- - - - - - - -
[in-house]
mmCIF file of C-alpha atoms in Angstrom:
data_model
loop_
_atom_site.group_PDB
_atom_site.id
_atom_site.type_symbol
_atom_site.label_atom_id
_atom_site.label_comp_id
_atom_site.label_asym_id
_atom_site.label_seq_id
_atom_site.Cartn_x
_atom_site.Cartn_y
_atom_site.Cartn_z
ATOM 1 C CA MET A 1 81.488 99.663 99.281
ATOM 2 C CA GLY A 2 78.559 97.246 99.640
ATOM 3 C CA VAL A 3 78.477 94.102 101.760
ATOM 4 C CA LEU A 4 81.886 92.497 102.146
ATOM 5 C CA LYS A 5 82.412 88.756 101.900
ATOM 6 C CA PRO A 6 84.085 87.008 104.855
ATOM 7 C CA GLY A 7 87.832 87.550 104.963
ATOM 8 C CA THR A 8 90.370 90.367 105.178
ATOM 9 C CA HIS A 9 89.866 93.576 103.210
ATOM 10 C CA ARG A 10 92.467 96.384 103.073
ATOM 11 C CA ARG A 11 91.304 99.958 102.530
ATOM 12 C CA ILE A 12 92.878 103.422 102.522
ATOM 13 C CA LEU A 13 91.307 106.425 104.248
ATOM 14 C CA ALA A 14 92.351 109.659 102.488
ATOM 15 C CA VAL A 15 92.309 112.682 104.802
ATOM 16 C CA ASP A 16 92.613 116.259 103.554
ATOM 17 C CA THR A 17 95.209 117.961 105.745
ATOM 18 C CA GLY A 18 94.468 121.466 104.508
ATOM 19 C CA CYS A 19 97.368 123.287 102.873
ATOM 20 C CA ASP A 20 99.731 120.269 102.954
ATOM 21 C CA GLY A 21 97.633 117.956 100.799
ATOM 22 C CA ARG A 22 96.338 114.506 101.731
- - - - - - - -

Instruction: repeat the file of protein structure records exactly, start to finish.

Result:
[in-house]
mmCIF file of C-alpha atoms in Angstrom:
data_model
loop_
_atom_site.group_PDB
_atom_site.id
_atom_site.type_symbol
_atom_site.label_atom_id
_atom_site.label_comp_id
_atom_site.label_asym_id
_atom_site.label_seq_id
_atom_site.Cartn_x
_atom_site.Cartn_y
_atom_site.Cartn_z
ATOM 1 C CA MET A 1 81.488 99.663 99.281
ATOM 2 C CA GLY A 2 78.559 97.246 99.640
ATOM 3 C CA VAL A 3 78.477 94.102 101.760
ATOM 4 C CA LEU A 4 81.886 92.497 102.146
ATOM 5 C CA LYS A 5 82.412 88.756 101.900
ATOM 6 C CA PRO A 6 84.085 87.008 104.855
ATOM 7 C CA GLY A 7 87.832 87.550 104.963
ATOM 8 C CA THR A 8 90.370 90.367 105.178
ATOM 9 C CA HIS A 9 89.866 93.576 103.210
ATOM 10 C CA ARG A 10 92.467 96.384 103.073
ATOM 11 C CA ARG A 11 91.304 99.958 102.530
ATOM 12 C CA ILE A 12 92.878 103.422 102.522
ATOM 13 C CA LEU A 13 91.307 106.425 104.248
ATOM 14 C CA ALA A 14 92.351 109.659 102.488
ATOM 15 C CA VAL A 15 92.309 112.682 104.802
ATOM 16 C CA ASP A 16 92.613 116.259 103.554
ATOM 17 C CA THR A 17 95.209 117.961 105.745
ATOM 18 C CA GLY A 18 94.468 121.466 104.508
ATOM 19 C CA CYS A 19 97.368 123.287 102.873
ATOM 20 C CA ASP A 20 99.731 120.269 102.954
ATOM 21 C CA GLY A 21 97.633 117.956 100.799
ATOM 22 C CA ARG A 22 96.338 114.506 101.731